Mittleider Newborn Documentary Session & Adoption Story – Seattle Family Photographer

Families created by adoption have a special place in my heart. I am adopted myself so I feel connected to these stories of children being united with their new parents. I love seeing the joy of families who were meant to be.

However, the steps parents must go through to adopt a child are lengthy onerous, terrifying and confusing. It’s a rollercoaster of emotions, paperwork, money, interviews, more paperwork, background checks, FBI checks, home studies, autobiographies, finding the right match, and traveling. At the end of it all, a new chapter of parenthood begins when the baby or child comes home.

The Mittleiders went through all of that and finally, after a tedious 9 months, they were able to hold their baby in their arms.

Kathleen and Tyler went “live” as approved adoptive parents in April of 2017. Tyler has been a program manager for Microsoft for 10 years. Kathleen started as an Amazon program manager in July of 2017. Their employers were very understanding. They knew that the Mittleiders could get a phone call for a baby at any time and would have to take time off. The Mittleiders expected to wait between 18-24 months to be able to bring their baby home. The call came 9 months later.

“Nothing about adoption is easy,” Kathleen said. “If anyone tells you it is, they’re lying. The paperwork alone to go live is a herculean effort. It’s sort of a hurry up and wait process. You hurry to get all of your paperwork in and then you just…..wait. We had just started the process of renewing our homestudy when we got ‘the call’.”

Kathleen saw her phone ring at 3:30pm on Friday, January 5th but didn’t recognize the number so she let it go to voicemail. It was from the city where their adoption agency was located. She quickly put two and two together but by that time Tyler was getting the same phone call. He also didn’t answer the unknown number. Kathleen called the number back and was told that they were placed with a family wanting to give their child over for adoption and that the baby was due in just 3 days. But the agency told them not to travel until the mother was in labor so they spent that weekend shopping and filling their nursery with all the things they needed for a new baby. They had already decorated the baby’s room and had only a few essentials. Then they waited. One long week after the initial phone call they bought their plane tickets and traveled to Arizona where the birth family was living. They got to meet the birth mother and father and had dinner with them that night. The next day the mother was induced and the Mittleider’s daughter Piper was born.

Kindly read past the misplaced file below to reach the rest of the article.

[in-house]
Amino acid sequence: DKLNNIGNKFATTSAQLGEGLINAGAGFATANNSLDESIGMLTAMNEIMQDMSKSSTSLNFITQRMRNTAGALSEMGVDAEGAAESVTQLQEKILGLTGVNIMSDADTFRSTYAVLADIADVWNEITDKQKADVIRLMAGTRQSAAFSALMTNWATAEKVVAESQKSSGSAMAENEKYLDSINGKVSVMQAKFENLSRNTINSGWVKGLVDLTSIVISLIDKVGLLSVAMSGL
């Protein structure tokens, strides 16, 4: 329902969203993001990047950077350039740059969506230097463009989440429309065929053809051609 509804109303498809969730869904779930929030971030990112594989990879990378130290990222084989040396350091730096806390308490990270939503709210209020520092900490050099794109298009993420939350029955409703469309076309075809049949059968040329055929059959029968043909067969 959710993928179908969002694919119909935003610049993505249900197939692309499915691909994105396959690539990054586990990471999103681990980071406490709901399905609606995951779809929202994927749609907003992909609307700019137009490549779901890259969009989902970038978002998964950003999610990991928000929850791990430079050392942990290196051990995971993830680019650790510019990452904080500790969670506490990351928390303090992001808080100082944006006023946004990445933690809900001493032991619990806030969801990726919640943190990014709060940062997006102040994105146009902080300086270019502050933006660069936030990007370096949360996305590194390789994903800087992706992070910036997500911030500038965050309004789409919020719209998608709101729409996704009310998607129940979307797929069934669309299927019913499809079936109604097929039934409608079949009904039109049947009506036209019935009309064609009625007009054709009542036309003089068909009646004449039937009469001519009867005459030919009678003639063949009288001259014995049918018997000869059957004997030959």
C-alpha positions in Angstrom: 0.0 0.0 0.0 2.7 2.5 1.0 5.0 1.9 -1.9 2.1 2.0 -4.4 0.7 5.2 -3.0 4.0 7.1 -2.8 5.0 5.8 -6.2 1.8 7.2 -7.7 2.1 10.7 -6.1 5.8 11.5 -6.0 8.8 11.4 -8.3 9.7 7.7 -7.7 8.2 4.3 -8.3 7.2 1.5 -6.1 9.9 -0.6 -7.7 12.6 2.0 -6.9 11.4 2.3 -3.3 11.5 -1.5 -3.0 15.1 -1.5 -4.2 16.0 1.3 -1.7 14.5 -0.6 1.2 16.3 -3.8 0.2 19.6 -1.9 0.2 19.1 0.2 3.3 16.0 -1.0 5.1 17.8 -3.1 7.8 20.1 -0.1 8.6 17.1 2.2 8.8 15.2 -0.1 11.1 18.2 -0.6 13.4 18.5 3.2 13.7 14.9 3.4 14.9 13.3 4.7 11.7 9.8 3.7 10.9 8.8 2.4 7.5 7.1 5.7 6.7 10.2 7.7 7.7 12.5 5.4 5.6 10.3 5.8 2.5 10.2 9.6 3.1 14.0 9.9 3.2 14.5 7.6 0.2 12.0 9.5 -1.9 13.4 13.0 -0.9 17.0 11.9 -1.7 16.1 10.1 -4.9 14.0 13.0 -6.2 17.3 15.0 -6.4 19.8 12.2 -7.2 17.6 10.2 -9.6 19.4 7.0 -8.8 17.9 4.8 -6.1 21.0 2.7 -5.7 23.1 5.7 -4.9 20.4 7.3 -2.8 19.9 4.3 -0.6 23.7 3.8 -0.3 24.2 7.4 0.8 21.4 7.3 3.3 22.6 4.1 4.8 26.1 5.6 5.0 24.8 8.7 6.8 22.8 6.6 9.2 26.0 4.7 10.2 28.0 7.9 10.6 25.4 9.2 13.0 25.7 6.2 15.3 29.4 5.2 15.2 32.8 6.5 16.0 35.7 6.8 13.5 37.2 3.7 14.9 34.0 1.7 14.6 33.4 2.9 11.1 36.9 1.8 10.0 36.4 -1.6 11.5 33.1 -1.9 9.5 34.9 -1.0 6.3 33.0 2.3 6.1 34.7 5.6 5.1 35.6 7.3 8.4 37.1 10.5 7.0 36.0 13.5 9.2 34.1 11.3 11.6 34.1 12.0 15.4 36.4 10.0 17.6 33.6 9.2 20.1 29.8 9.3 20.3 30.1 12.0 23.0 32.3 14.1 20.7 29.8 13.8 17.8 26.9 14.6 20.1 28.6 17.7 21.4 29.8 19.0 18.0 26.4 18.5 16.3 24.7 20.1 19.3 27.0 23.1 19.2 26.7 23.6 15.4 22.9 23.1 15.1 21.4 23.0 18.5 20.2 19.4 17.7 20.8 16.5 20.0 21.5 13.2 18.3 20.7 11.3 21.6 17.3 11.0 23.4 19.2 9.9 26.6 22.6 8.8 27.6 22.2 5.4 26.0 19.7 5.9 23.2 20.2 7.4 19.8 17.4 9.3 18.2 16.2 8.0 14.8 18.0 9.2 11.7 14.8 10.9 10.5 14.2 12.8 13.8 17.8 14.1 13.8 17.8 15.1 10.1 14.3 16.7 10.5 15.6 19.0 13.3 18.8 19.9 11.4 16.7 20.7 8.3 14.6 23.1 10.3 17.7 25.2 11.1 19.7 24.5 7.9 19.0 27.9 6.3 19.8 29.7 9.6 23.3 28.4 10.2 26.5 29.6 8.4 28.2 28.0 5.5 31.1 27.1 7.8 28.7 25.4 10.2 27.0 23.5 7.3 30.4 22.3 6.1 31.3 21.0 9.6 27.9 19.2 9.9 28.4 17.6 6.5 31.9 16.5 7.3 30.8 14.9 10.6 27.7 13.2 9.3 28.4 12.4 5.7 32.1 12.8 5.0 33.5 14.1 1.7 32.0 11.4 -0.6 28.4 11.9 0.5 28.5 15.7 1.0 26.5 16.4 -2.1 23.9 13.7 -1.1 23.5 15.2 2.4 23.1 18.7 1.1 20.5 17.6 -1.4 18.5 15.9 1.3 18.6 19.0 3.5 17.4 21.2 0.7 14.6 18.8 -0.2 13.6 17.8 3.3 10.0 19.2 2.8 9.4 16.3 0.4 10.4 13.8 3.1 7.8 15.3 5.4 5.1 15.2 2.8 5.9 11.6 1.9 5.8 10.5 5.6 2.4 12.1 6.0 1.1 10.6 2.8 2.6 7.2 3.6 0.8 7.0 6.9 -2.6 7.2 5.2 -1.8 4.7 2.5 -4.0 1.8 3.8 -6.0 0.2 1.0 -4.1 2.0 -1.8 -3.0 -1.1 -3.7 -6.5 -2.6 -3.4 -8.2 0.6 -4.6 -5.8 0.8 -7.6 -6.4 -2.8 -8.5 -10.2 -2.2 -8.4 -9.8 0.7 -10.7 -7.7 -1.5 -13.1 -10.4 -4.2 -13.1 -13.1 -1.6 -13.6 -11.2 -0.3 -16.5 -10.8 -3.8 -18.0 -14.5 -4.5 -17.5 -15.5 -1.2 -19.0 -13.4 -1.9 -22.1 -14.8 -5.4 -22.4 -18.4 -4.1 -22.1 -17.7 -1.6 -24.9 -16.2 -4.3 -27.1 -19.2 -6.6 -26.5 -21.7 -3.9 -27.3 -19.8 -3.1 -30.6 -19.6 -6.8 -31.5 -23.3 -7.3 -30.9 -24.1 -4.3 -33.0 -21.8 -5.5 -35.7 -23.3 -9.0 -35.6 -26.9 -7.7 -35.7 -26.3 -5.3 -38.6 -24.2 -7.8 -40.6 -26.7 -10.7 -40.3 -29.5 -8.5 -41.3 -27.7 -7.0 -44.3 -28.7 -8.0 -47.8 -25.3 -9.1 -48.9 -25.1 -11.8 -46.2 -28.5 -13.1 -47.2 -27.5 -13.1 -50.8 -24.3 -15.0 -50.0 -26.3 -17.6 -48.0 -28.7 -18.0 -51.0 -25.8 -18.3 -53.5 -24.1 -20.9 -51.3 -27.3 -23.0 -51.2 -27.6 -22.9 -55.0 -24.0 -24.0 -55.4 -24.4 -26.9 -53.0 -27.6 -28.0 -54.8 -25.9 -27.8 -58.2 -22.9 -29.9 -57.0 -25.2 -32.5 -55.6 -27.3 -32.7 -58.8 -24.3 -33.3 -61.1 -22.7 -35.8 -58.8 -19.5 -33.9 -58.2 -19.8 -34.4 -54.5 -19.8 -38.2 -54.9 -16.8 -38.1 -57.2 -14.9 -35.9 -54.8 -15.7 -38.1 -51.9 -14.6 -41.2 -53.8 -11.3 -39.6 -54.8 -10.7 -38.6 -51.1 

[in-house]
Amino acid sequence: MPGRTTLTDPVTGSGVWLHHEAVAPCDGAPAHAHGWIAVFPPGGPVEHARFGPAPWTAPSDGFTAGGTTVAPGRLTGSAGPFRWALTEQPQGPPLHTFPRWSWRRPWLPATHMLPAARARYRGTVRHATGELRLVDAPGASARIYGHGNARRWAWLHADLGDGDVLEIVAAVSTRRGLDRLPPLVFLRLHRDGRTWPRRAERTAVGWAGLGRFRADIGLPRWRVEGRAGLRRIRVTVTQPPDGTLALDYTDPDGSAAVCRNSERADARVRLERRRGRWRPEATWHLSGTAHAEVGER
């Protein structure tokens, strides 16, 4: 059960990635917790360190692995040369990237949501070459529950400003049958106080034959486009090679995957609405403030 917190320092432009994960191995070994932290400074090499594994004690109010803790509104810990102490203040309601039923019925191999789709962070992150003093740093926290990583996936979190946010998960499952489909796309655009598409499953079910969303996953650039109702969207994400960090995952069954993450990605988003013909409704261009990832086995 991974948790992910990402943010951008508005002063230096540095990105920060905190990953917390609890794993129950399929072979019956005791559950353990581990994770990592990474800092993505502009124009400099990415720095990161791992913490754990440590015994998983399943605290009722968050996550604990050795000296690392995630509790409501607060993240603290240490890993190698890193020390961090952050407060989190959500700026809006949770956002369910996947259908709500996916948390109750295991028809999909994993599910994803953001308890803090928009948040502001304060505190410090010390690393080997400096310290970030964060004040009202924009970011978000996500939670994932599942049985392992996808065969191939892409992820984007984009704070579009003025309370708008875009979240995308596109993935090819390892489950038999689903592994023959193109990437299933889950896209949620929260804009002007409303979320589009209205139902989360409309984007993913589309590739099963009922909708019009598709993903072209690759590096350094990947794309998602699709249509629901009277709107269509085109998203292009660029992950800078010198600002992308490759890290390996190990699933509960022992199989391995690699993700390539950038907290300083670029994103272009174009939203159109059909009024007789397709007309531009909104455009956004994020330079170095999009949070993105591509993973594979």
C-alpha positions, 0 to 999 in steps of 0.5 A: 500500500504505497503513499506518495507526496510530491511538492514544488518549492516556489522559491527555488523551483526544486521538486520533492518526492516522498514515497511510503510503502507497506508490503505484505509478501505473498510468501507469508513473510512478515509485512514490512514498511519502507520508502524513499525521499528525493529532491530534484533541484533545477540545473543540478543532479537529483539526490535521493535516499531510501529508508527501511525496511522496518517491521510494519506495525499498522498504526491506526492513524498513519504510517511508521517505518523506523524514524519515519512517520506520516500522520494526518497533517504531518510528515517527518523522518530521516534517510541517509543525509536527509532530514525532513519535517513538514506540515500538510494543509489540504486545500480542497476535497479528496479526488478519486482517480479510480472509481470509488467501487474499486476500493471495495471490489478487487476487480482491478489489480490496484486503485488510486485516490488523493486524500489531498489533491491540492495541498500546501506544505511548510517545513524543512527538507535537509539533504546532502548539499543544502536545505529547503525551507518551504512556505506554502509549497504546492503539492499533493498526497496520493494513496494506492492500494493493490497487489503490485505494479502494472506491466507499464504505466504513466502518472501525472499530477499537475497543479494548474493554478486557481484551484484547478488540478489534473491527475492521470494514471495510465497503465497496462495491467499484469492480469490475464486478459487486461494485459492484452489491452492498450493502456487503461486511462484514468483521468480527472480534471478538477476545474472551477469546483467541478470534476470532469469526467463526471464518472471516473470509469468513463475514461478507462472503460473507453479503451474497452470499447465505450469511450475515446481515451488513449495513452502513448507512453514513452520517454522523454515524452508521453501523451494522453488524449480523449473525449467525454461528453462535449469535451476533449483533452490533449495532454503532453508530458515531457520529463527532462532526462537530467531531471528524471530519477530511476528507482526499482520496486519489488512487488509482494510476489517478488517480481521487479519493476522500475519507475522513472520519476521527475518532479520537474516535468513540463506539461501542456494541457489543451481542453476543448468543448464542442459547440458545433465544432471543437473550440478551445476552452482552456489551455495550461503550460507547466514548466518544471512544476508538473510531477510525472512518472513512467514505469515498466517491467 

They were able to hold their new baby daughter less than an hour after her birth. But the adoption process doesn’t end there. The birth parents have 72 hours to sign over their parental rights or they can keep the baby.

“Between birth and the 72 hours when they signed over their parental rights, they could have changed their minds,” Kathleen said. “And we had Piper at that point, we had her from when she was 40 minutes old. The thought that we could lose her was absolutely terrifying. I don’t think either of us slept. We knew her birth parents were confident in their decision to place Piper, but that didn’t take away our fear.”

Kathleen got the text from Piper’s birth father on the 16th at 7:46pm. It read, “We signed the consent forms, it’s official.”

“Both Tyler and I broke down into ugly tears. We could finally breathe, we could finally tell people. We could share her, and that was huge. We finally slept that night. We were a family.”

Once the birth parents signed the papers, the two states involved – Washington and Arizona – must agree to let the Mittleiders return to home. On January 19th, six days after Piper was born, Arizona approved Piper to go home, but Washington was still not ready for them.

They decided to drive to avoid flying during peak flu season and also to give Washington enough time to approve them crossing the state line. Finally, on January 23rd at 11:00am, they were able to leave Oregon and go home. The next challenge? Introducing this new human to their two Boston Terriers.

George and Winnie have differing opinions on the new baby. George adores his littlest sister with all of his little heart. Winnie is confused that there’s a new baby girl in the house and is frustrated that it isn’t her. The Mittleiders hope the girls will get along when Piper and Winnie are able to play together.

We had our session in their home about two weeks after Piper was born and just a few days after they all came home. Everyone was settling into their new roles and learning what it’s like to be a family of 5.